UNDER: SCOURGE OF THE SEWER #1

-This article was possible due to the gift of a review copy, QWERTY, and rolling natural 20s.

©TITAN COMICS

Guest Writer: Brent Griffis

UNDER: SCOURGE OF THE SEWER #1
Written byChristophe Bec
Art byStefano Raffaele
Colored byChristian Favrelle
Cover byJames Stokoe
Occasionally, a comic book will come along and fill readers with such a sense of wonder and enchantment that they cannot help but want to be drawn more deeply into the comic’s fictional universe.

This is not the case with the first issue of UNDER: SCOURGE OF THE SEWER.

©TITAN COMICS

From the first page, Lieutenant Wilson Jericho is a one-dimensional rehash of every gruff cop stereotype. His nightmares about a dead partner, awkward rude flirtation with the issue’s one and only female character (we’ll get to her later), and drinking by the bottle in a seedy dive bar all seems like pages straight from the Grizzled Protagonist Handbook. In a word, a truly boring lead character.

The other, rather homogeneous, residents of Megalopolis (Megalopolis? Seriously?) aren’t much better.

Jericho’s cohorts in the sewer police all look and speak like extras from ALIENS, and seem remarkably incompetent when faced with hazards they had previously referred to as routine. The mayor is a predictably craven opportunist who smokes big cigars and is constantly scheming about re-election, going so far as to hire mercenaries to ensure that the story of what’s going on in the sewers remains hidden away from the public.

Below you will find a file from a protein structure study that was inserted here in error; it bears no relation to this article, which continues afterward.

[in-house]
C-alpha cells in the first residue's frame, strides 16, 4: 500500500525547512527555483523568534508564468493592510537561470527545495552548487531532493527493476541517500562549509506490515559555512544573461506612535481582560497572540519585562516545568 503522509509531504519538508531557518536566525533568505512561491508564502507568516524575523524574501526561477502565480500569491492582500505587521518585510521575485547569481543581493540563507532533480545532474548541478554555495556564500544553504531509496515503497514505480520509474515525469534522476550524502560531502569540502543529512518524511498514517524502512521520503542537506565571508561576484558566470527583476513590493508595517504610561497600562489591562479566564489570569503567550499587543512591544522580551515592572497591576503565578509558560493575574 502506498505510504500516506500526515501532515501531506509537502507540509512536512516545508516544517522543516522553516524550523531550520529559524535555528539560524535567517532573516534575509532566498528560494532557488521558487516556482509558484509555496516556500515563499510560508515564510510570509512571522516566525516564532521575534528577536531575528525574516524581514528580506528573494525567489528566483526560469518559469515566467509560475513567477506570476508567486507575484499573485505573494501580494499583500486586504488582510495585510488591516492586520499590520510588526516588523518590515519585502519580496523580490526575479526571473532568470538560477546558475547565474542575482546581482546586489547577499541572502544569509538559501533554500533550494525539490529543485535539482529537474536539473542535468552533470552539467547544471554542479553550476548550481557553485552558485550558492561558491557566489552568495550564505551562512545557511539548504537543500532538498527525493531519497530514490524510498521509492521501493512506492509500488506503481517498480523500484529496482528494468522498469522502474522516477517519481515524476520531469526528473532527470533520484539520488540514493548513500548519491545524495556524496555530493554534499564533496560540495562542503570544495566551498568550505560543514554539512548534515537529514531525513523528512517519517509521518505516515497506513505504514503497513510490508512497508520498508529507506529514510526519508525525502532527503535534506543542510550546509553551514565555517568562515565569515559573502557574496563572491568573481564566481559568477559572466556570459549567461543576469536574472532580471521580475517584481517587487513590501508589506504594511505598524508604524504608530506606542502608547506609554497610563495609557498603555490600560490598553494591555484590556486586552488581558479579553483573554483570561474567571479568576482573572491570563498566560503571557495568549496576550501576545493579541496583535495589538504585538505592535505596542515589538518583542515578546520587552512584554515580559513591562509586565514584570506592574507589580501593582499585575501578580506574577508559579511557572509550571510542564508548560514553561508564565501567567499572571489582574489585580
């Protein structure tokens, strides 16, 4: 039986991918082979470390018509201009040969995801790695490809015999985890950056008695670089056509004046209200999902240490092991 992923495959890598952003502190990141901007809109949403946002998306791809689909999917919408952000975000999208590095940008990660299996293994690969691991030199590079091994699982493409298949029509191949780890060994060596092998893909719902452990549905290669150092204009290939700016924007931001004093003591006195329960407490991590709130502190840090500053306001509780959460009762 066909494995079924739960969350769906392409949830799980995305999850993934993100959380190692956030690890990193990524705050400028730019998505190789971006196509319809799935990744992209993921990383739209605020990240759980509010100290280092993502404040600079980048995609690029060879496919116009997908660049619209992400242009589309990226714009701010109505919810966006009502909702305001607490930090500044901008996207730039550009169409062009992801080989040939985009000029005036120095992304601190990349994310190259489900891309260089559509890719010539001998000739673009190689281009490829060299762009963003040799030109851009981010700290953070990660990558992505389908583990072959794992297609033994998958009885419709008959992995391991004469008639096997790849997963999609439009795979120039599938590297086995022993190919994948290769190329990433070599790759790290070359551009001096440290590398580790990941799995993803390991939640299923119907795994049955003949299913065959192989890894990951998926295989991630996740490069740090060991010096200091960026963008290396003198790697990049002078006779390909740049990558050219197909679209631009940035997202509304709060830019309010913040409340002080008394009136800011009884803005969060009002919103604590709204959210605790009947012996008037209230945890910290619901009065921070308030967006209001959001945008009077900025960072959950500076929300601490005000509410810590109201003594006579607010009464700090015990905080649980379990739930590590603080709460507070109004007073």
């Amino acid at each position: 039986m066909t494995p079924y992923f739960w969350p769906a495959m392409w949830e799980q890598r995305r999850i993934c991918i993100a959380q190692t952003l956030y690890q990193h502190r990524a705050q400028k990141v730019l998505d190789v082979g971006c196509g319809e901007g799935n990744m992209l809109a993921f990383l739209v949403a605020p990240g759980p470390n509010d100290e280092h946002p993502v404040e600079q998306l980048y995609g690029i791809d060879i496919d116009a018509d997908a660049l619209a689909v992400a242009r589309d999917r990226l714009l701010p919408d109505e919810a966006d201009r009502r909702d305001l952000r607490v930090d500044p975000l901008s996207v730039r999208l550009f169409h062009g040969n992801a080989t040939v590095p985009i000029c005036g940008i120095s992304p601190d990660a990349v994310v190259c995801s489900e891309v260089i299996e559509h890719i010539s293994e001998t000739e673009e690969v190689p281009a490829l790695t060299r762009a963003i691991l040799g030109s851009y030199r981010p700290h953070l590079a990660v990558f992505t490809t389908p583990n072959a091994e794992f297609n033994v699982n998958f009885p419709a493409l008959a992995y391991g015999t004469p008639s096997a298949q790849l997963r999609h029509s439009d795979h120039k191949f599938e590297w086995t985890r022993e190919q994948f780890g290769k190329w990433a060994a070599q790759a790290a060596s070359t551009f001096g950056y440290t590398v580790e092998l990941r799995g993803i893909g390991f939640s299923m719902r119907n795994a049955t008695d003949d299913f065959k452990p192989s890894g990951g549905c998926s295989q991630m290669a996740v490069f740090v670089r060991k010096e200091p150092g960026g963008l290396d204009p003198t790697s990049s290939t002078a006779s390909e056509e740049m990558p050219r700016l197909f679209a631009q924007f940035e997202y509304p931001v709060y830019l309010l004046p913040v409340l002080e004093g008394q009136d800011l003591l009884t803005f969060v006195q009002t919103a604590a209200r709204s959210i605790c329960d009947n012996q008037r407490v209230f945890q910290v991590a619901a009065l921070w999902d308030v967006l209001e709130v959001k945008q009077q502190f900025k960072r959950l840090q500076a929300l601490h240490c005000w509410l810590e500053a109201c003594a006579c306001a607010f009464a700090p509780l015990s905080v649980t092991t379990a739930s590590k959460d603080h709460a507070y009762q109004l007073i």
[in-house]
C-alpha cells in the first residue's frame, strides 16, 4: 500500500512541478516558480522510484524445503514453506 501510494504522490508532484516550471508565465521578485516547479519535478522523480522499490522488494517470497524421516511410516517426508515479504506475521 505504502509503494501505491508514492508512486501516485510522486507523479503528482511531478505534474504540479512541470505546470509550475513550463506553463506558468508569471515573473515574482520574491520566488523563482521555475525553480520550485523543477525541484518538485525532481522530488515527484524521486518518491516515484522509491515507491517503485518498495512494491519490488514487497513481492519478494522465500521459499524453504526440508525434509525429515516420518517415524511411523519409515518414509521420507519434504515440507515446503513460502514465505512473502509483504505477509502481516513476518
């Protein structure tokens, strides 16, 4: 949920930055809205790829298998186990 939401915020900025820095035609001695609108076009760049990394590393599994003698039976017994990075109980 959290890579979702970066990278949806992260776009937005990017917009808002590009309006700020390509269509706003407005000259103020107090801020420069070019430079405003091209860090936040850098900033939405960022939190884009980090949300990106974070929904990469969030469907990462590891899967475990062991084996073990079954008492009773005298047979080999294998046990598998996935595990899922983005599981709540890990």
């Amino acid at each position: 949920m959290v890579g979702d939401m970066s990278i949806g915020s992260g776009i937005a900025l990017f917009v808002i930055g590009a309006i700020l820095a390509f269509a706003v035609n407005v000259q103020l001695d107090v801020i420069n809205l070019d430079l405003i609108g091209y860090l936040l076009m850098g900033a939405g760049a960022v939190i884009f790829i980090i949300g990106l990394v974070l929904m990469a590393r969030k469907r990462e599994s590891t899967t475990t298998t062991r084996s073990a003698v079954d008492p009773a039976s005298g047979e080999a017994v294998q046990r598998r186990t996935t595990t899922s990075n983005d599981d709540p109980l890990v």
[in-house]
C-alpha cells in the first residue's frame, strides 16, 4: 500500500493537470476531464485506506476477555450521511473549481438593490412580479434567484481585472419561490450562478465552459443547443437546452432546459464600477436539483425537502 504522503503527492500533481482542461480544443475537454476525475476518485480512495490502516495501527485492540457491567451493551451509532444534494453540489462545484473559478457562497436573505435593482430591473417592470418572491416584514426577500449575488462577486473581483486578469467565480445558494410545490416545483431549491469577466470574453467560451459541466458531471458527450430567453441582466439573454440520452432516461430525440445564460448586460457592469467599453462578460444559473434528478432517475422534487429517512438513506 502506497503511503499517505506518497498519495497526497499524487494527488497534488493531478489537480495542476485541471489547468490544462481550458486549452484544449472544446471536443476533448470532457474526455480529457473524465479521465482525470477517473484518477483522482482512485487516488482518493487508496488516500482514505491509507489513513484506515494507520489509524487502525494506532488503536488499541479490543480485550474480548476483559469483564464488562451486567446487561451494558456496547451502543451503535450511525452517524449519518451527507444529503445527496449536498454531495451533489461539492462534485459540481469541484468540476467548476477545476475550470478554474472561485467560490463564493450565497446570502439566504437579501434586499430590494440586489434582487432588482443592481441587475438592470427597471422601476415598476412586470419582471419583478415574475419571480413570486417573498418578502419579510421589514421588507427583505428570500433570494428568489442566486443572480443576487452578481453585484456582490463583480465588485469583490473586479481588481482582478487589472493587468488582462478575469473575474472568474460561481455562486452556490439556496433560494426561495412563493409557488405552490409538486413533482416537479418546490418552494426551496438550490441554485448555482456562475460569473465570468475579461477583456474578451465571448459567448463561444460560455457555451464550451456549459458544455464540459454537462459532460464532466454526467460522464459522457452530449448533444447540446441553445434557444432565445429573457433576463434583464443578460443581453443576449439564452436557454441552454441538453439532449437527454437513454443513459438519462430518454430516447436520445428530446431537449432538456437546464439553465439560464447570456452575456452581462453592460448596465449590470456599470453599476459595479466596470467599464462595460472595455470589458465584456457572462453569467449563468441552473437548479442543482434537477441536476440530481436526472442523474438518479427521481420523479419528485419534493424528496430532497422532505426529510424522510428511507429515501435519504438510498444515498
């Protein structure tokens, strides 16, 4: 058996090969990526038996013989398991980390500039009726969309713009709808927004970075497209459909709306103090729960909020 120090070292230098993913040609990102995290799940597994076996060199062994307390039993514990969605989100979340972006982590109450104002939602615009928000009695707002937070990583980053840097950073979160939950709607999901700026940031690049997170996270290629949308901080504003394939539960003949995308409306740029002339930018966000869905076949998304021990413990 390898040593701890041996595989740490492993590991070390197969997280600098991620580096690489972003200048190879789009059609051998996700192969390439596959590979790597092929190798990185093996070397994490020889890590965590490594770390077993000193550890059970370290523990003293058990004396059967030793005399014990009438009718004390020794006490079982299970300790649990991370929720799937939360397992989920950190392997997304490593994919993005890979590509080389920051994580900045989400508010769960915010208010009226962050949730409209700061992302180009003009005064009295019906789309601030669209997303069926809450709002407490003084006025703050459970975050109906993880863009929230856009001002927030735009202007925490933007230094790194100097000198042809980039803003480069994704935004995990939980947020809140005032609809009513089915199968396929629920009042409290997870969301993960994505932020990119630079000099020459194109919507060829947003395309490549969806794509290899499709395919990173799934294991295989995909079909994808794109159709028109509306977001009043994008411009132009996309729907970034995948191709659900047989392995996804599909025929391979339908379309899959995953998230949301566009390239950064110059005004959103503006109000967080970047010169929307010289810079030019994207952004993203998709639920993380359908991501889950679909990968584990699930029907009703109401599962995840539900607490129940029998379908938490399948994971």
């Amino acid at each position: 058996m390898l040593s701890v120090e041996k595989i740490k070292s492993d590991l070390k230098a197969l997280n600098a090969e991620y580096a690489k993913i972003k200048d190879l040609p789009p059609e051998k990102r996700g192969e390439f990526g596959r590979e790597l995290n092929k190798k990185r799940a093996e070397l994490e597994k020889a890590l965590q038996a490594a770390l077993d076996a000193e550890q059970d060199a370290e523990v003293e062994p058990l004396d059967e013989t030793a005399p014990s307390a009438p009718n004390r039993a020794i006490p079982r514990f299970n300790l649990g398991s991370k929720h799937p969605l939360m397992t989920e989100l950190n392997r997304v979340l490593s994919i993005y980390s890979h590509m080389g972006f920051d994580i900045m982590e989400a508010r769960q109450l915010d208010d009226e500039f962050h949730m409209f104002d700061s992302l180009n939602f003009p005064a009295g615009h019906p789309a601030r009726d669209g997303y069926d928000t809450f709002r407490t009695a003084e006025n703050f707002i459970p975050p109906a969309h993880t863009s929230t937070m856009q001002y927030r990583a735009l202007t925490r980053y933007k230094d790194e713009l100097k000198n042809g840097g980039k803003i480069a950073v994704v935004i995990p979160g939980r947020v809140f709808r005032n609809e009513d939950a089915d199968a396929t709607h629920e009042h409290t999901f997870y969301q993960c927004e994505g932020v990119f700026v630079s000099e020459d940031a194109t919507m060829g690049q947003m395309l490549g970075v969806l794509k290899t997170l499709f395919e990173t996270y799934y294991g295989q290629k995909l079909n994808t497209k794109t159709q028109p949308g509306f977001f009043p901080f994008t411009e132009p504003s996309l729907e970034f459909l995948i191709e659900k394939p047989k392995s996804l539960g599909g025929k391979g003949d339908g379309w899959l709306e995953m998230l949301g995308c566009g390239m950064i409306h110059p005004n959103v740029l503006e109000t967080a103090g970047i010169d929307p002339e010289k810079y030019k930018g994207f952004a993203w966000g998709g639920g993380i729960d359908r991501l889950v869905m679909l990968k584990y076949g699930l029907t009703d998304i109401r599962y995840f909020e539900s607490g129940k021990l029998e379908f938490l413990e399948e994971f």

Sandra Yeatman, the aforementioned female protagonist, is written like a gushing schoolgirl. Immediately upon her introduction, Yeatman is gratuitously ogled by members of the sewer police in a scene that exists not to further the plot in any way but because…Scientists wear underwear? She’s condescended to by her professor (of course) and is completely helpless before Jericho’s irresistibly brusque “Makes you think, doesn’t it?” – seeming more interested in becoming a hanger-on to his exploits than continuing her own research.

The main highlight of this issue is the artwork. Stefano Raffaele and colorist Christian Favrelle do their best to bring a certain dimension and dynamism to a script that is mostly set-up at best. The unique use of lighting gives an air of perpetual night. The sewers feel appropriately claustrophobic and nauseating, and the city at large feels like it’s on the brink of collapse, which is perfect for a story about giant subterranean monsters.

Many comics improve after their premiere issue, and it’s entirely possible that this series will get better with issue #2. The story could pick up, the characters could begin showing new layers and we could be introduced to unique and frightening monsters. But if not, this story will remain one tunnel that’s better off unexplored.

Two Stars

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